FREIGHTLINER CORONADO TRUCK REVIEW

By: Gary Worrall


It’s one of the best-known brands on the global trucks market, and is part of Mercedes-Benz to boot. Now the Freightliner Trucks Coronado range is about to get a bigger presence in the Australian road freight sector. Gary Worrall reports.

FREIGHTLINER CORONADO TRUCK REVIEW
The arrival of the larger-framed Freightliner Coronado means the Cummins diesel truck engine option is back.

 

For many years there was a rumour among transport journalists that the next Daimler Trucks press conference would confirm the arrival of the 'big' Freightliner trucks from the US. But then journos would head home still not knowing when the moment would come.

Things began to change with the demise of the Sterling brand, which had literally done sterling service for Daimler, especially in Australia, as a vocational truck popular with tippers, agitators and car carriers.

Then Ken Matthews, Managing Director of Mercedes-Benz Commercial Vehicles Australia-Pacific, said a US Freightliner would be part of the mix to replace the Sterling brand and the question suddenly became when the big-bonneted trucks would arrive in Australia.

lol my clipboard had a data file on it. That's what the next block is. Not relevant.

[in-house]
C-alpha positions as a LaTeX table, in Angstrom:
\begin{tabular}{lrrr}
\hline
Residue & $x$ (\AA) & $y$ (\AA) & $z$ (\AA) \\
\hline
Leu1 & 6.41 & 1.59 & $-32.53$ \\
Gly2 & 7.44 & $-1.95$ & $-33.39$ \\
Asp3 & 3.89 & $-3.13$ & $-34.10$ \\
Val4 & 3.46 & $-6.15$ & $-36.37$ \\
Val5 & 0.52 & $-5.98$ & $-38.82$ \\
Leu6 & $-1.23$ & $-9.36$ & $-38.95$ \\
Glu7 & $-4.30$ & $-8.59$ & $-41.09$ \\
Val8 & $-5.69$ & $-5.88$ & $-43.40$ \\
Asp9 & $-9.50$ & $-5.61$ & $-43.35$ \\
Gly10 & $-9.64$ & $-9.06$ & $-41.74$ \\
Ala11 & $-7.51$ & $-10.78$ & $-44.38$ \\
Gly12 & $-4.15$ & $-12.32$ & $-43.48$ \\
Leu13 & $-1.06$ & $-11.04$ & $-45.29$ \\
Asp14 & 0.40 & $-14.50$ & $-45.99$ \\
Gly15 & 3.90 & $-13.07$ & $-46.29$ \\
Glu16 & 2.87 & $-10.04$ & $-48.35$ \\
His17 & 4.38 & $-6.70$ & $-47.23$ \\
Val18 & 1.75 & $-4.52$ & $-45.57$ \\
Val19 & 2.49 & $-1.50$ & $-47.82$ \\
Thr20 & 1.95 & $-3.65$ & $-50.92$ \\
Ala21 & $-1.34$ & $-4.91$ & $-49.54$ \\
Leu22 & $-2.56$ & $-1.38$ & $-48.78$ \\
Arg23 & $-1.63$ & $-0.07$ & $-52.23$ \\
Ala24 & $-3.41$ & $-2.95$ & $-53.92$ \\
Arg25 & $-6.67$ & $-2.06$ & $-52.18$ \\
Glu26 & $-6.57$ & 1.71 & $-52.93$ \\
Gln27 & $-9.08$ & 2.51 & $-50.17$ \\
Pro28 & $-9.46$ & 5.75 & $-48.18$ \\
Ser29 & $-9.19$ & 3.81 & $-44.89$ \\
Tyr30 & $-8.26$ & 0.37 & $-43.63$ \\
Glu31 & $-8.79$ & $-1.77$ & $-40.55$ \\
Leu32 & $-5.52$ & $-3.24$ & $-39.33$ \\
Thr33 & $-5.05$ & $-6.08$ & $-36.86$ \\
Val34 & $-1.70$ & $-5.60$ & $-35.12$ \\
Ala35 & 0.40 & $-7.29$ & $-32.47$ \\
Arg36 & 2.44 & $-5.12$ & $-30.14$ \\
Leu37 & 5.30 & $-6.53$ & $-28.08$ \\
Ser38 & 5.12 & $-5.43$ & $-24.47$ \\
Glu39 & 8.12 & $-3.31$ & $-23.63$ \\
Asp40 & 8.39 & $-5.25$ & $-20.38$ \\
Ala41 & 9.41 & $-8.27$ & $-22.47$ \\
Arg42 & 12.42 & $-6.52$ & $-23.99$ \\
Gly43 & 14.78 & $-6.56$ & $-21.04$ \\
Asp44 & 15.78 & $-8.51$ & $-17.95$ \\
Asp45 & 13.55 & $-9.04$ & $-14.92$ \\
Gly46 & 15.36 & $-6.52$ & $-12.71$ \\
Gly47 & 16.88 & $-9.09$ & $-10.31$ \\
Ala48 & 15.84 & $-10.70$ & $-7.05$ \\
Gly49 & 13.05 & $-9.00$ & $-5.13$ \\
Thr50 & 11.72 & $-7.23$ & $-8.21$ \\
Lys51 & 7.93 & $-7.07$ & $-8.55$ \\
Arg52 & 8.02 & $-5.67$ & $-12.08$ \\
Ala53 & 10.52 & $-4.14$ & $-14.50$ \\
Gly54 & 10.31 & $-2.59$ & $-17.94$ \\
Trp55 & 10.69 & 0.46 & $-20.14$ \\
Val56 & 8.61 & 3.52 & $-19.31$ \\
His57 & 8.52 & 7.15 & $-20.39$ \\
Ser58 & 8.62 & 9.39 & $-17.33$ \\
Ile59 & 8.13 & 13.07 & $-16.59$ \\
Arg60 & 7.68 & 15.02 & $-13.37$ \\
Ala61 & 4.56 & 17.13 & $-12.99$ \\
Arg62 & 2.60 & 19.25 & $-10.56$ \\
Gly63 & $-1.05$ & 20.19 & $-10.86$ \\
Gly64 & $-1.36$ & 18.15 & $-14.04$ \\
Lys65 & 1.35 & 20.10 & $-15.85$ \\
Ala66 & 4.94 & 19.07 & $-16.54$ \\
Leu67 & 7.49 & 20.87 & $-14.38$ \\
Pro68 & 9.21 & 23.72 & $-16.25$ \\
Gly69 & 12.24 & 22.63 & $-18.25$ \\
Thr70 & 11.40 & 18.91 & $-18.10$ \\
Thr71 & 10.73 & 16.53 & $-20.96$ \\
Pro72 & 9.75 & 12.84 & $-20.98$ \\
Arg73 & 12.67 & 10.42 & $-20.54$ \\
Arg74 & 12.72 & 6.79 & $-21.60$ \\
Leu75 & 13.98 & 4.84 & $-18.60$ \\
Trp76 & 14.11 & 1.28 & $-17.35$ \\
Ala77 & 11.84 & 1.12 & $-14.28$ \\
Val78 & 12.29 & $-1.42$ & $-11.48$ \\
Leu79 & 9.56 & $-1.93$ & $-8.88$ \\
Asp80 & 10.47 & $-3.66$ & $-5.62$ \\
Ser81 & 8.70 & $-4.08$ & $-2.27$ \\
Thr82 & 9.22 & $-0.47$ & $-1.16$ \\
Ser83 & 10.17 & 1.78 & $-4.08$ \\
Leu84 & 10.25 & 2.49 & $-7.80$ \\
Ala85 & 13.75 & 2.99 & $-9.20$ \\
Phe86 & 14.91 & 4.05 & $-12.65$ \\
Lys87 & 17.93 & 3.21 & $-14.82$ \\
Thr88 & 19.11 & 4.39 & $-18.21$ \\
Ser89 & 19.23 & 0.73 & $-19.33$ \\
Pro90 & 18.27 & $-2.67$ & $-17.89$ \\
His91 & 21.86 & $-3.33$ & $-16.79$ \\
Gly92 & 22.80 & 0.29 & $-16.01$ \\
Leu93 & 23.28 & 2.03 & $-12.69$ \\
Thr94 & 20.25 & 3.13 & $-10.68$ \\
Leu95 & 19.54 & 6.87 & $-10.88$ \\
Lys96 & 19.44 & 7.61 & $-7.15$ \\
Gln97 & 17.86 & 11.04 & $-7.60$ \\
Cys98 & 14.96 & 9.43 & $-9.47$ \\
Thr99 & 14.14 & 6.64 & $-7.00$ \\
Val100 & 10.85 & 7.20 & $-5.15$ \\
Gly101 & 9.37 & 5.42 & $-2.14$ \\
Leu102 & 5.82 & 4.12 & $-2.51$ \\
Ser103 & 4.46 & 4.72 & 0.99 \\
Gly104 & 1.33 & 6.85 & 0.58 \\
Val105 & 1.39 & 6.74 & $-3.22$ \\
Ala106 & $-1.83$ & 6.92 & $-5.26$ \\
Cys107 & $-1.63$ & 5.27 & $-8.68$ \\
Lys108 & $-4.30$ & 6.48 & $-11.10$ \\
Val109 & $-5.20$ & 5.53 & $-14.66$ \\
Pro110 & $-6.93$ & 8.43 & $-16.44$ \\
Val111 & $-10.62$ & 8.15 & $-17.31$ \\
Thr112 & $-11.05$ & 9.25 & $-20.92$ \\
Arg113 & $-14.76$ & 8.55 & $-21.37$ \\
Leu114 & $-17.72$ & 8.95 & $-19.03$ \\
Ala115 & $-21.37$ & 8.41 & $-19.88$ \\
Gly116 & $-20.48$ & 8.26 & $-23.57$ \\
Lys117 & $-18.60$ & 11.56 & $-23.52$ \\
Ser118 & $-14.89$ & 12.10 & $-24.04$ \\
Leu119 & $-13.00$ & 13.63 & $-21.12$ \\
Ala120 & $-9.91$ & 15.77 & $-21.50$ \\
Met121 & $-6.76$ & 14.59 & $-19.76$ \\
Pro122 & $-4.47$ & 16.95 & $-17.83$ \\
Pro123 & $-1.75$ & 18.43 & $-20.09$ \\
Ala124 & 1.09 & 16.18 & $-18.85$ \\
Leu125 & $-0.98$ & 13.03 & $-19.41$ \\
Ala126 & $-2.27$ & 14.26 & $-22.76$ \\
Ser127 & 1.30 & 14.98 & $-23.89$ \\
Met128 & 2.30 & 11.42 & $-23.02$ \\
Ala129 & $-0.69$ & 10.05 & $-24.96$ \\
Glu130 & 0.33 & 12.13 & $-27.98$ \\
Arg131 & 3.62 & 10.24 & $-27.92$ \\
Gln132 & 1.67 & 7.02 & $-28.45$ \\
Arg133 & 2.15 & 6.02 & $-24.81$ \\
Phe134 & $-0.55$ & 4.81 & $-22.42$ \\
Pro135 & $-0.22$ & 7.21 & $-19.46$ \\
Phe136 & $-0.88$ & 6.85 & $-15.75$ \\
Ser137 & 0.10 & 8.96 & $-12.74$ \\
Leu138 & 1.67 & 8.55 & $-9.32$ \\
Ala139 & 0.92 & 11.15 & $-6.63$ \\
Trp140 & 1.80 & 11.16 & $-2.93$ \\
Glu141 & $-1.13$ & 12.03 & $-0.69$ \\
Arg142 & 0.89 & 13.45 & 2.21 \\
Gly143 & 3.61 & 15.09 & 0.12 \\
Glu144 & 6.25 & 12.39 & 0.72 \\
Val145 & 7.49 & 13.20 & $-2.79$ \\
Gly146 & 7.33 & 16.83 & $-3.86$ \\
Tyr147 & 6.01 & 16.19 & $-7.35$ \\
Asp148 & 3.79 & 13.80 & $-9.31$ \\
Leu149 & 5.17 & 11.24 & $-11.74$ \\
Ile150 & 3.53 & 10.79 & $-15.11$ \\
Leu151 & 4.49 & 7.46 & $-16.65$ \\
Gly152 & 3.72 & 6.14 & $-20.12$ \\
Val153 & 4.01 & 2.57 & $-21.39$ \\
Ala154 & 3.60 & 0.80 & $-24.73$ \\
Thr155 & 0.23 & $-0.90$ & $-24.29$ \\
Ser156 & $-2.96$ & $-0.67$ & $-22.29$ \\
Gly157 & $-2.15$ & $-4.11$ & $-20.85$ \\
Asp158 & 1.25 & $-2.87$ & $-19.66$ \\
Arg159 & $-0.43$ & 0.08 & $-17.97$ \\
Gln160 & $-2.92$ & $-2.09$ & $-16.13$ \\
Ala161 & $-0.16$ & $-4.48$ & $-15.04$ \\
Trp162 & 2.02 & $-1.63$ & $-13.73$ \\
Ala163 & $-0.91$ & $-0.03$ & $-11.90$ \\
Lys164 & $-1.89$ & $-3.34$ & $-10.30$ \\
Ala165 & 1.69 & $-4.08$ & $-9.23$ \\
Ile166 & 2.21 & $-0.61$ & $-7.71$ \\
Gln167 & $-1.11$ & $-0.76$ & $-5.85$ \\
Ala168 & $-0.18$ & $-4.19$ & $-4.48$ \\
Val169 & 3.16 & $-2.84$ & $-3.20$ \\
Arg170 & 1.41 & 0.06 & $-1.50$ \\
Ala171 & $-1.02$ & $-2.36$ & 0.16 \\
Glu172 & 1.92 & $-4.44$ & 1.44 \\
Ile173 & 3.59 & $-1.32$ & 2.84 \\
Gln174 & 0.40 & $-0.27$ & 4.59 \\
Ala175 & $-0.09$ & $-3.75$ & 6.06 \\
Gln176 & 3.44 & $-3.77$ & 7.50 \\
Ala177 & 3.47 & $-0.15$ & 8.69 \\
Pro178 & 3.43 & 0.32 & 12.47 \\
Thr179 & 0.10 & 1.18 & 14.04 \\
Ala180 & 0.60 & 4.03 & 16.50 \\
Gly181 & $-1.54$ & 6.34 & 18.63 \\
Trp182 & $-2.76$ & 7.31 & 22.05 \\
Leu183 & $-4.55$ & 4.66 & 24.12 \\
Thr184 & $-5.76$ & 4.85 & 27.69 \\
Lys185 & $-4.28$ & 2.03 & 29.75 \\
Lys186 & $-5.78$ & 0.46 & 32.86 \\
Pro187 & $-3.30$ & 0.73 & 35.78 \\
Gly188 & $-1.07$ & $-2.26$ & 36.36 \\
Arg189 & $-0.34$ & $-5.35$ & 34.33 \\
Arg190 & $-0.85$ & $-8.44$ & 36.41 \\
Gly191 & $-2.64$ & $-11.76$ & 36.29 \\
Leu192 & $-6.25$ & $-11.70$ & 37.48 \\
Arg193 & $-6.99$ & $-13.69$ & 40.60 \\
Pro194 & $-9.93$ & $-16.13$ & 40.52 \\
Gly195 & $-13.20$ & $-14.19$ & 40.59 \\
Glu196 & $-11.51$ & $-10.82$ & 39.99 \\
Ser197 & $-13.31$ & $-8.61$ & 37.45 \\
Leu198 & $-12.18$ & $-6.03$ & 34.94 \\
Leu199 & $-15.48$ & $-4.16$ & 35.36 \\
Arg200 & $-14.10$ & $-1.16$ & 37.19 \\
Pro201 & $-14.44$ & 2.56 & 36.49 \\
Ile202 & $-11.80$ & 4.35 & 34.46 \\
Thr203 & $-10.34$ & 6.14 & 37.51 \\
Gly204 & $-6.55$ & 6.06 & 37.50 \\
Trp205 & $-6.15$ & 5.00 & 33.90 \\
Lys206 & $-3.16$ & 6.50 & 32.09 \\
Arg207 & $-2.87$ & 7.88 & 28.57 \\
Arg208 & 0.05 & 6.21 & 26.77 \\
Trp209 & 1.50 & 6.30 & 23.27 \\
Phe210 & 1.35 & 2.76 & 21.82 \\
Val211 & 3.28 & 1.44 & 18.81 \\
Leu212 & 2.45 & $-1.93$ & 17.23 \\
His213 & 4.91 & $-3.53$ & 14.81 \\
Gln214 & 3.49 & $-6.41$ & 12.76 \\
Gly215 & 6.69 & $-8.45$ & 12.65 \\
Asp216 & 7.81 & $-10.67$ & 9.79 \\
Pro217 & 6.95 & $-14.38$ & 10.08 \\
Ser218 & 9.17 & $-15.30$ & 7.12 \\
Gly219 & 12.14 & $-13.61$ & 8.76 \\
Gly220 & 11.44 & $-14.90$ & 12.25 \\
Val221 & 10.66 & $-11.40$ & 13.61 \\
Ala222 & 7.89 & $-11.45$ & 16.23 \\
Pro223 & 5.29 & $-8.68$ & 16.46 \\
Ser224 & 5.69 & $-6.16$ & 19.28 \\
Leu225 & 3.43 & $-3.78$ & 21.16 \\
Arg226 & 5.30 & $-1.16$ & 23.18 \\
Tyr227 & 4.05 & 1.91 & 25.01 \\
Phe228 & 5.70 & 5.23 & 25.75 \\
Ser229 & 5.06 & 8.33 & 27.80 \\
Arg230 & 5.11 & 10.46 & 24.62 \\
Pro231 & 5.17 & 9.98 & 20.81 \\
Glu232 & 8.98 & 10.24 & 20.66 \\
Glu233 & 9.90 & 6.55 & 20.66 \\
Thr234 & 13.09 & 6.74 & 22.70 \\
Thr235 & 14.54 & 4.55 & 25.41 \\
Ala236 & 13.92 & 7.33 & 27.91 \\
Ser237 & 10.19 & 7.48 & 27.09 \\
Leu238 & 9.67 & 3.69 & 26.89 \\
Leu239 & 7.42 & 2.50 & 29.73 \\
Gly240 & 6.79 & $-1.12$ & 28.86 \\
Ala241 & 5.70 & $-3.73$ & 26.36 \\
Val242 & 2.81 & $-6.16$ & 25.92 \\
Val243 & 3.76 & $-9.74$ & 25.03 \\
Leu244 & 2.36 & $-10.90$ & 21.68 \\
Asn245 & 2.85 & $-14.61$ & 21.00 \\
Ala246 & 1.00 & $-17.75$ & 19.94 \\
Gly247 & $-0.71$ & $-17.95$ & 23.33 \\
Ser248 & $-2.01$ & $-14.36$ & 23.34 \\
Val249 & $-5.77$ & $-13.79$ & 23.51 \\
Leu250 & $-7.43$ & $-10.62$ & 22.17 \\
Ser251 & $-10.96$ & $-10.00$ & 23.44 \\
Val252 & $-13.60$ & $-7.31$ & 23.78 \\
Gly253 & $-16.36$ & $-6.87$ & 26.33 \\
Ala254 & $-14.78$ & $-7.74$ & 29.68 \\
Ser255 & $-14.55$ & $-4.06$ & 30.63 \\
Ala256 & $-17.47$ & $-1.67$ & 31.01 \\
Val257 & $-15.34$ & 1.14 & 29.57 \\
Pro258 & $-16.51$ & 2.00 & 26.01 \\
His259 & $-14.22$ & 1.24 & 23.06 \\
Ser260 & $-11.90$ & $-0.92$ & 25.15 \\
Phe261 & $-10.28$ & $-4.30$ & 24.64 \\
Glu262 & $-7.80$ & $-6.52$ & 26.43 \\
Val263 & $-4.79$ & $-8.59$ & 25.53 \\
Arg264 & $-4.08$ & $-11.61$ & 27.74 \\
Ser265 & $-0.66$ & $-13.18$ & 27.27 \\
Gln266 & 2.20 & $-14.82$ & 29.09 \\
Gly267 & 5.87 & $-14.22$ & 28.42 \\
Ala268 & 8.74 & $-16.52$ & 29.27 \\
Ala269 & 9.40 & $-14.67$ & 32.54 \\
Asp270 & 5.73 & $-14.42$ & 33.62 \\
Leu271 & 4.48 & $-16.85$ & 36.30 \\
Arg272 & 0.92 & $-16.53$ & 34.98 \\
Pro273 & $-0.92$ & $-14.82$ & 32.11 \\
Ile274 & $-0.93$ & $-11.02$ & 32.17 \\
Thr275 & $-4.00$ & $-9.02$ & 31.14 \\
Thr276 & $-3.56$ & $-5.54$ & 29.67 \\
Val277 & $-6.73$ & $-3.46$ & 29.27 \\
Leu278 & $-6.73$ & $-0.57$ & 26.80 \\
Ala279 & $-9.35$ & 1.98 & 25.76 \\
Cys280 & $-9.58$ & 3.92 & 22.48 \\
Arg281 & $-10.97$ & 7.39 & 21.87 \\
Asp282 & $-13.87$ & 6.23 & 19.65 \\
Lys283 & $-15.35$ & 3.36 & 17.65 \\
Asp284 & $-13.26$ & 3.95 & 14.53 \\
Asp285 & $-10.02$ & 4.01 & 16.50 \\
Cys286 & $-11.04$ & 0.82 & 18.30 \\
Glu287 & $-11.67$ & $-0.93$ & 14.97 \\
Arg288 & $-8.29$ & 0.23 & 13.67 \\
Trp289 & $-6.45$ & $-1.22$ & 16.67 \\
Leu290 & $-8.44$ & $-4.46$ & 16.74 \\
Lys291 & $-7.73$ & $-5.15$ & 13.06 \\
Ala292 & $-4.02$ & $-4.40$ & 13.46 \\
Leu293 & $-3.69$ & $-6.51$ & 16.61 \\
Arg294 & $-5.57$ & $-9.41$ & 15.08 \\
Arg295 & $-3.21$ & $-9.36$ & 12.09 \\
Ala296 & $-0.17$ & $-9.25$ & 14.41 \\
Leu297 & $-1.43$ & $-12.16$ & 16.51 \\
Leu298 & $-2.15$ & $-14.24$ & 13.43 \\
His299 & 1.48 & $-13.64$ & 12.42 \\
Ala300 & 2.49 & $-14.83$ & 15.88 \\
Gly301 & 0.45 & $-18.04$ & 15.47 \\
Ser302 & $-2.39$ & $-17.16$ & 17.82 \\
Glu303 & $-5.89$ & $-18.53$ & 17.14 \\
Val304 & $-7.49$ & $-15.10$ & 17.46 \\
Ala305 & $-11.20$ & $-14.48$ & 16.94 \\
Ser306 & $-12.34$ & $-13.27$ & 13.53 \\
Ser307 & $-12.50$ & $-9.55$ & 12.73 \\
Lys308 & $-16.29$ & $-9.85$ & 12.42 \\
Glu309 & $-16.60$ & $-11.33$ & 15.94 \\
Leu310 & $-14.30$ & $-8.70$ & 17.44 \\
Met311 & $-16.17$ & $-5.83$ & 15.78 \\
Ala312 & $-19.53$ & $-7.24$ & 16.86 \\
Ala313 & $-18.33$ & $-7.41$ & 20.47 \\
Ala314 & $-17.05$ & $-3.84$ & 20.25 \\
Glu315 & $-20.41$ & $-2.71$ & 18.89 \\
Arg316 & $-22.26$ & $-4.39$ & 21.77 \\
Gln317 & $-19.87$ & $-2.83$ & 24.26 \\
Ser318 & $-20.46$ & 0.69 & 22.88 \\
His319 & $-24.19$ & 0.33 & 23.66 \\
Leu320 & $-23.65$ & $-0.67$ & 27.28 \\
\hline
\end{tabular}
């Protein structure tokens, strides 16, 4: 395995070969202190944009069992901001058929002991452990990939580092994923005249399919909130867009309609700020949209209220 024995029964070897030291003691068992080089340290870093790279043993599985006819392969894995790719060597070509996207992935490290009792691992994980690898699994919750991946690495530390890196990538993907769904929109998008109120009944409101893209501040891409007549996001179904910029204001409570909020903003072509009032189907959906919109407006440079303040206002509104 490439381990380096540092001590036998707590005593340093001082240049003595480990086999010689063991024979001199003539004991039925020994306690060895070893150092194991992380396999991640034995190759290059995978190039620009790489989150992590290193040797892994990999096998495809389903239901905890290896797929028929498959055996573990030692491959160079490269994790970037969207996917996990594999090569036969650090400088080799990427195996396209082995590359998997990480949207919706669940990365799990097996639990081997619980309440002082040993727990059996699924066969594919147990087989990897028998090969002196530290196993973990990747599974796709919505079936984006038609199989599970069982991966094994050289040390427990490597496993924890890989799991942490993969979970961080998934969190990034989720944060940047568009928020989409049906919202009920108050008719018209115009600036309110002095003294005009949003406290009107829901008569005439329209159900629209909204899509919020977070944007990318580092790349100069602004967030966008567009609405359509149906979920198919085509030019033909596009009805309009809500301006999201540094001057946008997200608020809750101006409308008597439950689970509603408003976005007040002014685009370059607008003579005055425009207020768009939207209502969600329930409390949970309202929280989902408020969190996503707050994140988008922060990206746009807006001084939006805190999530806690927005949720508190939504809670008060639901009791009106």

By early 2010 the word was out: the Coronado would be gracing rounds down-under with its considerable presence in 2011, complete with the all-new Detroit Diesel DD15.

Along the way, the Freightliner website began a 'teaser' campaign aimed at building the buzz among drivers and operators alike, wherein the new truck was revealed piece by piece ahead of the launch.

Finally, with 2010 drawing to a close, journalists were invited to Melbourne on December 1 for the official press launch, where the Coronado and Coronado SD (Severe Duty) met the media for the first time.

 

DAIMLER TRUCKS HAS PLANS

Reinforcing the importance of the Coronado in Daimler Trucks' plans, Mercedes-Benz Australia/Pacific President and CEO Hans Tempel attended the launch and personally handled the first phase of the event.